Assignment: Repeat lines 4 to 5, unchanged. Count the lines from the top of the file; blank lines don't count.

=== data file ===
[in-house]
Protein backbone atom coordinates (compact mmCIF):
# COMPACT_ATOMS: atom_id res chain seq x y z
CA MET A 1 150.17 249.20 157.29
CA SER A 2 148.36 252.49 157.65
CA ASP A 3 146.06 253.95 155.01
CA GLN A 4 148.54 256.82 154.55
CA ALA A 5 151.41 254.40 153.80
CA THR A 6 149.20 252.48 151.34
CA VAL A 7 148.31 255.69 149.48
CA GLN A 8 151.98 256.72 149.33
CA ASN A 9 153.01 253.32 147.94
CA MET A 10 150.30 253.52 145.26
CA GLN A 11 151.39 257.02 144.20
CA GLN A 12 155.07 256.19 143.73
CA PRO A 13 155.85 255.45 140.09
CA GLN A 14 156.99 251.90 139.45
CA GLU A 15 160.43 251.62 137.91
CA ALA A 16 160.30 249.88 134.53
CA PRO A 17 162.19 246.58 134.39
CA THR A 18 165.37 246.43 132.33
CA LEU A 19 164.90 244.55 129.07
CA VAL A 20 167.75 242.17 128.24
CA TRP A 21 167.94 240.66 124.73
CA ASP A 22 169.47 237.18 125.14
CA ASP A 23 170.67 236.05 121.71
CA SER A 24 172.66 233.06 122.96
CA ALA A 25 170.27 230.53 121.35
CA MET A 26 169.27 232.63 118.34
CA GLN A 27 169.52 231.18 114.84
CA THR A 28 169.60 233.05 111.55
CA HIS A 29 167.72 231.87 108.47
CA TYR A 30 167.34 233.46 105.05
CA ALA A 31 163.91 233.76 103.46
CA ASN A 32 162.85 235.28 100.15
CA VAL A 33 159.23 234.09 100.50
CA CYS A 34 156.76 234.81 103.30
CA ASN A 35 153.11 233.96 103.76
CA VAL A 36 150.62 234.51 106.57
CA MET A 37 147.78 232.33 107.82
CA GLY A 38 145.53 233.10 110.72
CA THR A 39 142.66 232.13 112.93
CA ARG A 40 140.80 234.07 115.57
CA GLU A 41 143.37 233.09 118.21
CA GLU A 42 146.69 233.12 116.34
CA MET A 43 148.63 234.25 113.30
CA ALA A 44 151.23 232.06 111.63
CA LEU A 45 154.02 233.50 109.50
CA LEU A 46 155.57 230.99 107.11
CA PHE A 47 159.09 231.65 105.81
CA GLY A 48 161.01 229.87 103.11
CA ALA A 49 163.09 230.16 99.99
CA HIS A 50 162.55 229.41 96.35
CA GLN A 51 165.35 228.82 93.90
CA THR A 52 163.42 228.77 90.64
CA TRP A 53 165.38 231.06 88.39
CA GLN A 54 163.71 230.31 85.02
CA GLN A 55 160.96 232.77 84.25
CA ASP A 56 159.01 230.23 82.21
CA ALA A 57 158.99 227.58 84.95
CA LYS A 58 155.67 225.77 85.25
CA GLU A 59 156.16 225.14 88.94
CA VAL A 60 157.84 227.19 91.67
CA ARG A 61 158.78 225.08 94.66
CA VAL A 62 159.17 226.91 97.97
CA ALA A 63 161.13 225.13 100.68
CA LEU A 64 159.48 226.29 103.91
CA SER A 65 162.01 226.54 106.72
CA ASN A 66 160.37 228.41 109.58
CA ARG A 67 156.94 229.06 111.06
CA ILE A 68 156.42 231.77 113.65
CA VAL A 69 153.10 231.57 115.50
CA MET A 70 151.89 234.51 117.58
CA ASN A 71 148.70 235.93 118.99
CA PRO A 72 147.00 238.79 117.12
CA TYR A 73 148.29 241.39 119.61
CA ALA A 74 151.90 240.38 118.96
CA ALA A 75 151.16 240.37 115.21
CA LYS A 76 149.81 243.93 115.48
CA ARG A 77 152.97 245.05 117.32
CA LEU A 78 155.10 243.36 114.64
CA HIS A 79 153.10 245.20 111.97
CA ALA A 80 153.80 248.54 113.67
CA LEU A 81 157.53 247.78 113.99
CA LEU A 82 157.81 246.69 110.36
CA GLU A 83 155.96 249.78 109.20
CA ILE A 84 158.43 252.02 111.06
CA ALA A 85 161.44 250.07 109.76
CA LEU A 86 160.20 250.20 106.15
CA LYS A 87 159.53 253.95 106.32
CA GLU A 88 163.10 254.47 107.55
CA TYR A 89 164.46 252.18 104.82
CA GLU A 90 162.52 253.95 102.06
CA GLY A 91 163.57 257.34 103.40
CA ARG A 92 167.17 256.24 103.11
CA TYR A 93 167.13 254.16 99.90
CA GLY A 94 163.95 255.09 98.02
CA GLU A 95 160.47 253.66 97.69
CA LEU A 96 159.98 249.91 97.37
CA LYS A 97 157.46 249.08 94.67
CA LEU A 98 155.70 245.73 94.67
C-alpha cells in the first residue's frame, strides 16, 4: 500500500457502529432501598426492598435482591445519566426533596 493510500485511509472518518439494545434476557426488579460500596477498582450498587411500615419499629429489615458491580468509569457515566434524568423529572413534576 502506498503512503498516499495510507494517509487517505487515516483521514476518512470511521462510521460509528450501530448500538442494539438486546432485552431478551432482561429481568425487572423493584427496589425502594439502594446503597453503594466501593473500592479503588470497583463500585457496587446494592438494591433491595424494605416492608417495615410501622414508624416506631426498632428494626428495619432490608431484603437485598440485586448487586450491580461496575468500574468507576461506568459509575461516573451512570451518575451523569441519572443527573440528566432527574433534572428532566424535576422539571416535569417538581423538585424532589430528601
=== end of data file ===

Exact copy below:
CA MET A 1 150.17 249.20 157.29
CA SER A 2 148.36 252.49 157.65